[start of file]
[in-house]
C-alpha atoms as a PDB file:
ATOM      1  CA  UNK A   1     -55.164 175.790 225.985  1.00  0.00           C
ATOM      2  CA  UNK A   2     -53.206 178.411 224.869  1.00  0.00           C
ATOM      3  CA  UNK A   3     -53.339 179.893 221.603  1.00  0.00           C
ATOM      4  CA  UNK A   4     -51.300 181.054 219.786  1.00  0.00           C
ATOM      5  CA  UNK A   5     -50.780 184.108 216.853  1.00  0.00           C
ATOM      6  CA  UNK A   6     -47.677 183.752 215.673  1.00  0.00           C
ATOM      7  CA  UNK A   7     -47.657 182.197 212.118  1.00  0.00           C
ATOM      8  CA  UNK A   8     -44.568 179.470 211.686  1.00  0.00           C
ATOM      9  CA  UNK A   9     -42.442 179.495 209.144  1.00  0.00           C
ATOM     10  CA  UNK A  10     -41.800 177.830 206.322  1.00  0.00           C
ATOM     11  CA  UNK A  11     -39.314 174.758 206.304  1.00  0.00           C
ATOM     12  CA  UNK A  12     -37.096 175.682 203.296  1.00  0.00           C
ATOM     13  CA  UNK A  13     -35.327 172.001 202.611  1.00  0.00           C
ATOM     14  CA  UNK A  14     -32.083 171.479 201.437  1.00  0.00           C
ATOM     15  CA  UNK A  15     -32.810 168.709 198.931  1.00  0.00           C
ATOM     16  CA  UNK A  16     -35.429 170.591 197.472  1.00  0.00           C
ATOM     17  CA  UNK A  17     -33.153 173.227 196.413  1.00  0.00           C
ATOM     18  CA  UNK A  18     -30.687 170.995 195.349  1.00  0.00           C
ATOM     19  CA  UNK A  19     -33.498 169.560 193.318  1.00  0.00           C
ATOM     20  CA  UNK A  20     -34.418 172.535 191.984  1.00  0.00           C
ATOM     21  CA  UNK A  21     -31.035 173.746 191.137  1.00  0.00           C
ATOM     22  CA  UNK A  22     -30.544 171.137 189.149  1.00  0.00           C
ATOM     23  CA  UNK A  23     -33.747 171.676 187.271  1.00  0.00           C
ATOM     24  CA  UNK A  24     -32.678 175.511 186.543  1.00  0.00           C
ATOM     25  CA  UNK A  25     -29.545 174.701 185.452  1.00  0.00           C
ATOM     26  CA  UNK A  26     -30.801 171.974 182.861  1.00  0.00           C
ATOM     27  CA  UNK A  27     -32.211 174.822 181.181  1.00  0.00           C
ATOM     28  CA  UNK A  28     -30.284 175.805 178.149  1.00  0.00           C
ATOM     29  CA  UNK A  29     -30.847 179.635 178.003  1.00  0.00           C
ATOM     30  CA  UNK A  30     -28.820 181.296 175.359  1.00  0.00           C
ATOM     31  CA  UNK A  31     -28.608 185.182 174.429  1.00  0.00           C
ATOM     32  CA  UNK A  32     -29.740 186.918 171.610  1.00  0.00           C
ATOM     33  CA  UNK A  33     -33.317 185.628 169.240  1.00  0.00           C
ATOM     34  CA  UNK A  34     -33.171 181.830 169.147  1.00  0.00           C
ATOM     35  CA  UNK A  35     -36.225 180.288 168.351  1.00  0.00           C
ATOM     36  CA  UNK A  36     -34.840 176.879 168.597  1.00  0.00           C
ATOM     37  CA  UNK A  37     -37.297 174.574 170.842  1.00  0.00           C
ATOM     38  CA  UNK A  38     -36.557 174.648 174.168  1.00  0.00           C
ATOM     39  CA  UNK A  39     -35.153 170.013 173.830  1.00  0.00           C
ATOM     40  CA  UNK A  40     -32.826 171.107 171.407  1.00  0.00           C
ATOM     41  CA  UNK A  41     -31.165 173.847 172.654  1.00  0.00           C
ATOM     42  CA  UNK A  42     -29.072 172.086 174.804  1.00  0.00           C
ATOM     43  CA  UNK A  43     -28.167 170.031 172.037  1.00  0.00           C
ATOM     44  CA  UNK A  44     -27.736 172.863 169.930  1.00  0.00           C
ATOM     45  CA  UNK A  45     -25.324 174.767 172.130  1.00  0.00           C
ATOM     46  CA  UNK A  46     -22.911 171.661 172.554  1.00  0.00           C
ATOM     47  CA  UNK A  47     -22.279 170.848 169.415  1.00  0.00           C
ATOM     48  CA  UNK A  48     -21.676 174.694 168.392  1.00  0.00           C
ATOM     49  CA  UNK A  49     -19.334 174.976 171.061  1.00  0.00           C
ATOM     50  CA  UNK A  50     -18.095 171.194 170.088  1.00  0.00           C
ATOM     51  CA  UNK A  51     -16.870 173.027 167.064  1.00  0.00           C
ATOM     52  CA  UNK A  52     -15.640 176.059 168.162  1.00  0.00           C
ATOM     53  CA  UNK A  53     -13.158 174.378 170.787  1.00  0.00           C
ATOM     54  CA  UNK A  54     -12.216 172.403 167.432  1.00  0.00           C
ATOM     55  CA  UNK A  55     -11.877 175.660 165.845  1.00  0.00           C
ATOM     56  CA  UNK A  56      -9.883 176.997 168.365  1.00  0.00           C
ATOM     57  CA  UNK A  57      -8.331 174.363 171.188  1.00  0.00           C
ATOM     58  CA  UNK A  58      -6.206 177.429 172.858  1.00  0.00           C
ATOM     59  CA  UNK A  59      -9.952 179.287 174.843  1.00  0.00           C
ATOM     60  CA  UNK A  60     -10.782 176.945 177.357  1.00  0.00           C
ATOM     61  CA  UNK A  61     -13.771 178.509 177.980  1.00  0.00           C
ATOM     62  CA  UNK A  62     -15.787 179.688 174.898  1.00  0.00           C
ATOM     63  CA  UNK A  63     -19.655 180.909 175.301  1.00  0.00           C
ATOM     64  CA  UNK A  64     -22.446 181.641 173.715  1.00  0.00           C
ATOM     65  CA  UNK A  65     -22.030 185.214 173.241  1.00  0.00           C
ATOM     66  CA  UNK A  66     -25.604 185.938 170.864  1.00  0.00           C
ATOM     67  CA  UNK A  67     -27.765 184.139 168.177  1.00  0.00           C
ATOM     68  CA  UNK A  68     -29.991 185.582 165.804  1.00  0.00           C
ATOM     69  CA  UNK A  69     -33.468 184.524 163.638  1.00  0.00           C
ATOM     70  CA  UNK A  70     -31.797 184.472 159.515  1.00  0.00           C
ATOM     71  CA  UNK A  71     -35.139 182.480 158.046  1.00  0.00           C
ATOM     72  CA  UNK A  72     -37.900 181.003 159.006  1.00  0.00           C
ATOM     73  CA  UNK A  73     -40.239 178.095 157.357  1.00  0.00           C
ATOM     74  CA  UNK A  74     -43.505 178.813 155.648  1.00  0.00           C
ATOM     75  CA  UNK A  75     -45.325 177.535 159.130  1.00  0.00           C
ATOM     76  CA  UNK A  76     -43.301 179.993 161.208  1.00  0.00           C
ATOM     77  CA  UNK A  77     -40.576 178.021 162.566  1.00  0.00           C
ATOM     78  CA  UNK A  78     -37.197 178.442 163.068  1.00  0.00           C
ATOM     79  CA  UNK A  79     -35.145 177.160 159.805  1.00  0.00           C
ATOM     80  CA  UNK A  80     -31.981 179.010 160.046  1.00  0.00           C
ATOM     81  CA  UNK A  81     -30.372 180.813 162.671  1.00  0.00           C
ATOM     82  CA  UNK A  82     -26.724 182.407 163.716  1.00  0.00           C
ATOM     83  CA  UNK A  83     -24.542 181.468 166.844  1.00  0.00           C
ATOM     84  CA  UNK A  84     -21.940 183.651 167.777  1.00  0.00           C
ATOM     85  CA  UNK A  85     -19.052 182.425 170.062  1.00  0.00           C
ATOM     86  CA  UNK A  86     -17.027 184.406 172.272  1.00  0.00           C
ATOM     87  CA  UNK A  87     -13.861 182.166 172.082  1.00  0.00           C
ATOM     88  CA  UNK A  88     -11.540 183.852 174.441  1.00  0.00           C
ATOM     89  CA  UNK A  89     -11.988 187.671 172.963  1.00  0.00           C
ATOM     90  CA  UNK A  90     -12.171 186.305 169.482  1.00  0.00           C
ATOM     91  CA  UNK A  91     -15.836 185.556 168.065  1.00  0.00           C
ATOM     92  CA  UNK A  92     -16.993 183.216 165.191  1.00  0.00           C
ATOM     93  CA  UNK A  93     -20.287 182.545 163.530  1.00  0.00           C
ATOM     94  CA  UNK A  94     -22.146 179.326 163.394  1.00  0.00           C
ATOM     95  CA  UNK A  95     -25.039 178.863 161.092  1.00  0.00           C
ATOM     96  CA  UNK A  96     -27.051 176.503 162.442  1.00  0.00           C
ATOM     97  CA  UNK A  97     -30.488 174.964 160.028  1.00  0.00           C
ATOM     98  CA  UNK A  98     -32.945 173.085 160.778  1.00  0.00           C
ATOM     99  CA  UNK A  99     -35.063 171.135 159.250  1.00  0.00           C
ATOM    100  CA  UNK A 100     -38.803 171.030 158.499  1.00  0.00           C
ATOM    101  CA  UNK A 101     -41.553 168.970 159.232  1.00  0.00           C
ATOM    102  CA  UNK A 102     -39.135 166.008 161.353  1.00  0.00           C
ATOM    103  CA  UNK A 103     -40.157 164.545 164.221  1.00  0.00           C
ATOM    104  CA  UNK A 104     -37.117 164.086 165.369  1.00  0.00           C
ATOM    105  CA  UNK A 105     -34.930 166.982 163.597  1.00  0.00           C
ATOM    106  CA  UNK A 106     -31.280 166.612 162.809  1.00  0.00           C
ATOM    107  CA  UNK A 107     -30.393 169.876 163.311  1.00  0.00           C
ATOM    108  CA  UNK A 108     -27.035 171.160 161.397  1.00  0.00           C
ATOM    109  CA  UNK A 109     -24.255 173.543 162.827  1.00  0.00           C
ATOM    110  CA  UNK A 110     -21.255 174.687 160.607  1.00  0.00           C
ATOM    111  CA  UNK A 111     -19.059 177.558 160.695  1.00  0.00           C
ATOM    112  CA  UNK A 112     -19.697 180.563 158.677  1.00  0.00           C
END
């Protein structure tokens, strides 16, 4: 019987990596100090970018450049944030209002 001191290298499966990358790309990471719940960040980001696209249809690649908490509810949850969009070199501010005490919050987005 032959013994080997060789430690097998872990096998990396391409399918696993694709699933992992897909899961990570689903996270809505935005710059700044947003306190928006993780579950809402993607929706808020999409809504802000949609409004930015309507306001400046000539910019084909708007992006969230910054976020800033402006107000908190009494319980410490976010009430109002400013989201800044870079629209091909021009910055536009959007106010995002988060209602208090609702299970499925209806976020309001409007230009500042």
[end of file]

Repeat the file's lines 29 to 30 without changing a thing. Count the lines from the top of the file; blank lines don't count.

ATOM     27  CA  UNK A  27     -32.211 174.822 181.181  1.00  0.00           C
ATOM     28  CA  UNK A  28     -30.284 175.805 178.149  1.00  0.00           C